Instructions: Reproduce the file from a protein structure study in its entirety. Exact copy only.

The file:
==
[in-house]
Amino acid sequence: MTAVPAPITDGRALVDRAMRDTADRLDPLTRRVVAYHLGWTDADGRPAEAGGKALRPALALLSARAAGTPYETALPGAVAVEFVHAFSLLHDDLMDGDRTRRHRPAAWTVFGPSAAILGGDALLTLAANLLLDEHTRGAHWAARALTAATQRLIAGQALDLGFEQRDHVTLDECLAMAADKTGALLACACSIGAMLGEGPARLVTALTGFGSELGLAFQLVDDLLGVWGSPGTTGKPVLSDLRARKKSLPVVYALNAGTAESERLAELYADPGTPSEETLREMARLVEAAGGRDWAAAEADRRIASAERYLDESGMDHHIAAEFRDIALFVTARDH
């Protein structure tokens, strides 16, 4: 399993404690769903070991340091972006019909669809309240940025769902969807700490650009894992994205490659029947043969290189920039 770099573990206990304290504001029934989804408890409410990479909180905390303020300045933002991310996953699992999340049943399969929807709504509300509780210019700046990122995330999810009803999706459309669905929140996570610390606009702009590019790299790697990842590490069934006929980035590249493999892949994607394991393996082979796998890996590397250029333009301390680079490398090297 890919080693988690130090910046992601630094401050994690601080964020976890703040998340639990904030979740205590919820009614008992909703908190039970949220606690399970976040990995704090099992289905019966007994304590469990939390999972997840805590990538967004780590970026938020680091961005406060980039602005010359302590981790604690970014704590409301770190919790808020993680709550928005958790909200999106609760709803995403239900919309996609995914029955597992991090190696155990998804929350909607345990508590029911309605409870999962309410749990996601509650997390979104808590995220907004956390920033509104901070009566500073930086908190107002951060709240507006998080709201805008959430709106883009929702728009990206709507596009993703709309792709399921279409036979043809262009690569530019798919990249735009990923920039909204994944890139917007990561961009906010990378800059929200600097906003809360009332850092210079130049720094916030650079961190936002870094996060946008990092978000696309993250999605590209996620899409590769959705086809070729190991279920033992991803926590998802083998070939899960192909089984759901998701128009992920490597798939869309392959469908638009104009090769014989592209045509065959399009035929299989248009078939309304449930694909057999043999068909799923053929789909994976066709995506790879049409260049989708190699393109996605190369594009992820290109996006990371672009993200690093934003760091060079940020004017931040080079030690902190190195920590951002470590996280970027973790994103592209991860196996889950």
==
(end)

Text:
[in-house]
Amino acid sequence: MTAVPAPITDGRALVDRAMRDTADRLDPLTRRVVAYHLGWTDADGRPAEAGGKALRPALALLSARAAGTPYETALPGAVAVEFVHAFSLLHDDLMDGDRTRRHRPAAWTVFGPSAAILGGDALLTLAANLLLDEHTRGAHWAARALTAATQRLIAGQALDLGFEQRDHVTLDECLAMAADKTGALLACACSIGAMLGEGPARLVTALTGFGSELGLAFQLVDDLLGVWGSPGTTGKPVLSDLRARKKSLPVVYALNAGTAESERLAELYADPGTPSEETLREMARLVEAAGGRDWAAAEADRRIASAERYLDESGMDHHIAAEFRDIALFVTARDH
């Protein structure tokens, strides 16, 4: 399993404690769903070991340091972006019909669809309240940025769902969807700490650009894992994205490659029947043969290189920039 770099573990206990304290504001029934989804408890409410990479909180905390303020300045933002991310996953699992999340049943399969929807709504509300509780210019700046990122995330999810009803999706459309669905929140996570610390606009702009590019790299790697990842590490069934006929980035590249493999892949994607394991393996082979796998890996590397250029333009301390680079490398090297 890919080693988690130090910046992601630094401050994690601080964020976890703040998340639990904030979740205590919820009614008992909703908190039970949220606690399970976040990995704090099992289905019966007994304590469990939390999972997840805590990538967004780590970026938020680091961005406060980039602005010359302590981790604690970014704590409301770190919790808020993680709550928005958790909200999106609760709803995403239900919309996609995914029955597992991090190696155990998804929350909607345990508590029911309605409870999962309410749990996601509650997390979104808590995220907004956390920033509104901070009566500073930086908190107002951060709240507006998080709201805008959430709106883009929702728009990206709507596009993703709309792709399921279409036979043809262009690569530019798919990249735009990923920039909204994944890139917007990561961009906010990378800059929200600097906003809360009332850092210079130049720094916030650079961190936002870094996060946008990092978000696309993250999605590209996620899409590769959705086809070729190991279920033992991803926590998802083998070939899960192909089984759901998701128009992920490597798939869309392959469908638009104009090769014989592209045509065959399009035929299989248009078939309304449930694909057999043999068909799923053929789909994976066709995506790879049409260049989708190699393109996605190369594009992820290109996006990371672009993200690093934003760091060079940020004017931040080079030690902190190195920590951002470590996280970027973790994103592209991860196996889950």